Introduction to Contractor Payment Schedules
It’s crucial for all parties involved in a construction project to have an understanding of when specific payments are due. The contractor payment schedule is essential for establishing clear payment terms, tracking cash flow, and maintaining a transparent relationship with all stakeholders on any construction project. The plan ensures that contractors get paid on time and in accordance with the terms of the construction contract.
Depending on the specifics of the agreement, the contractor payment plan and construction draw requests generally parallel the project’s Schedule of Values. As such, the payment schedule plays a vital role in a contractor’s ability to properly manage cash flow and financial health throughout the job. The contractor payment schedule is not only a record of incoming payments, it’s also an important tool for tracking and managing outgoing payments to vendors and suppliers.
Properly-structured contractor payment schedules play an integral role in maintaining positive relationships with all stakeholders on a job. By clearly defining terms and expectations, the payment schedule helps all parties remain on the same page concerning milestone progress, due dates, and billing amounts.
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Components of a Contractor Payment Schedule
Formatting of contractor payment schedules is dependent on the type of contract in use and the chosen payment structure. Most payment structures feature milestone-based payments or completion-based payments. Milestone payments define amounts due based on the completion of specific work tasks outlined for the project. On the other hand, completion-based payments are due at predefined periods depending on an agreed-upon percentage of the project’s progress.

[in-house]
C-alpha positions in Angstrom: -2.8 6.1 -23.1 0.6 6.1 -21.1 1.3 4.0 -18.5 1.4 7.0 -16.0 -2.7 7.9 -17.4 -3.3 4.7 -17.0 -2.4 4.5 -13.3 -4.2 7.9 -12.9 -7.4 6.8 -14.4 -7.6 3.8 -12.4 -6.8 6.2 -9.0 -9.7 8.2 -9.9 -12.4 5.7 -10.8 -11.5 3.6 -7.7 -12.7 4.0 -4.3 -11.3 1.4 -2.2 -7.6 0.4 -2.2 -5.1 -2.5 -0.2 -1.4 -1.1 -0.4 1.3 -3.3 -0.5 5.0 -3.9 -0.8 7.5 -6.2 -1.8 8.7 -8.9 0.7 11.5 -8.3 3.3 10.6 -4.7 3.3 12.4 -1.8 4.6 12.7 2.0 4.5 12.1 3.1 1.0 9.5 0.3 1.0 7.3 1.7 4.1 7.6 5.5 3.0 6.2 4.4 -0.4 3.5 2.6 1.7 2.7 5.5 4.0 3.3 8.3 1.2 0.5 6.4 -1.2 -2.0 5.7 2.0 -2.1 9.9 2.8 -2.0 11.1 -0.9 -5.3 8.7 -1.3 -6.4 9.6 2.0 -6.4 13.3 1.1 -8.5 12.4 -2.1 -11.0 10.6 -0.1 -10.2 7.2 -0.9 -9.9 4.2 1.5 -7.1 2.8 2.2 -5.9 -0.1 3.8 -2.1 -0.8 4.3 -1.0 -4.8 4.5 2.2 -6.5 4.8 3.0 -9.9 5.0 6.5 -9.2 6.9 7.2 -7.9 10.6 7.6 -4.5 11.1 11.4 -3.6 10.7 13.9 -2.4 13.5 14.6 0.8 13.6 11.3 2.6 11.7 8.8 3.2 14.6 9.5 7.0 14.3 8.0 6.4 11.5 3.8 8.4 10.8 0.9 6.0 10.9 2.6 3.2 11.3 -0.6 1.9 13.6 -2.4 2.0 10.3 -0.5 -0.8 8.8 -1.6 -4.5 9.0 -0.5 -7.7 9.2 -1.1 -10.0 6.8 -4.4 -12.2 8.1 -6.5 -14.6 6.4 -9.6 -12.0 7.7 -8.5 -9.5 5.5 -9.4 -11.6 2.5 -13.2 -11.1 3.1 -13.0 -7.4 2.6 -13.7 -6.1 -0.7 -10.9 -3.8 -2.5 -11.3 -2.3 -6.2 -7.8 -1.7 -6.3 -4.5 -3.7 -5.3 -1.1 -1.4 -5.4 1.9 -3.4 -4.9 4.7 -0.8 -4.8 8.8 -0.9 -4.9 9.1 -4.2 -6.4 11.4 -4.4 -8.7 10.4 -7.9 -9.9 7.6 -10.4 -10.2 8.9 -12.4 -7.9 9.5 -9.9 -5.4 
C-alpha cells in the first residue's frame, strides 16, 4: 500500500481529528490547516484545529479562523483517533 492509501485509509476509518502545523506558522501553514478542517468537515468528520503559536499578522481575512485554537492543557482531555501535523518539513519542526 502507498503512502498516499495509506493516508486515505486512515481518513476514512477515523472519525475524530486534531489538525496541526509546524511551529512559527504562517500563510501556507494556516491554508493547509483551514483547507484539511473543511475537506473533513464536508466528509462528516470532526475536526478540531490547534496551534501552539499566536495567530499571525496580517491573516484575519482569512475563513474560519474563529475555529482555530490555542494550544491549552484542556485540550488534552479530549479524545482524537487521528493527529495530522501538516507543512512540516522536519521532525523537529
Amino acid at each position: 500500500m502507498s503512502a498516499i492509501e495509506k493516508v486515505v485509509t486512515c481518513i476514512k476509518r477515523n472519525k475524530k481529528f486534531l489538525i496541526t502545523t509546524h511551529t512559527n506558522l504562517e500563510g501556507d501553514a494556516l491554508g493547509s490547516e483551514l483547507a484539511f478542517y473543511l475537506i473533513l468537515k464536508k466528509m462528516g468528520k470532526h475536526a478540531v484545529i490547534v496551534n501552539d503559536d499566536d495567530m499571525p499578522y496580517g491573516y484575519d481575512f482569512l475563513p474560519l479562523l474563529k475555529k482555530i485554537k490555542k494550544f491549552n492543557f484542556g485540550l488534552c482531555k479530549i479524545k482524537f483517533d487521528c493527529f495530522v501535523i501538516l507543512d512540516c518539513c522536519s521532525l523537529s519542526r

While the specifics vary from job to job, there are several essential components to every contractor payment schedule. The job name, project number, and name of the project owner are necessary identifiers shown on the payment schedule. The schedule should also include a detailed description of the work to be performed, materials, and services agreed to. Payment amounts and due dates are vital components of every contractor payment schedule, as is accounting for any applicable retainage.
Example of a Contractor Payment Schedule
In the example below, we see part of a milestone-based payment schedule for the electrical work on a construction project. As shown, progress payments for each milestone are percentages of the total contract amount. In this case, the contractor bills 25% of the overall job for each work task completed. The contractor maintains leverage and protects themselves by insisting on payment for each milestone before moving on to the next phase of the project. It’s important that percentages roughly align with the cost and markup at that point in the project. In this example, the contractor collected 50% of the project total by the completion of the rough-in, which happens to be the most cash-intensive part of the project. The 50% covers the contractor’s expenses and profit, keeping them in a cash-positive position.
|Deposit – Begin Work||25%||$25,000|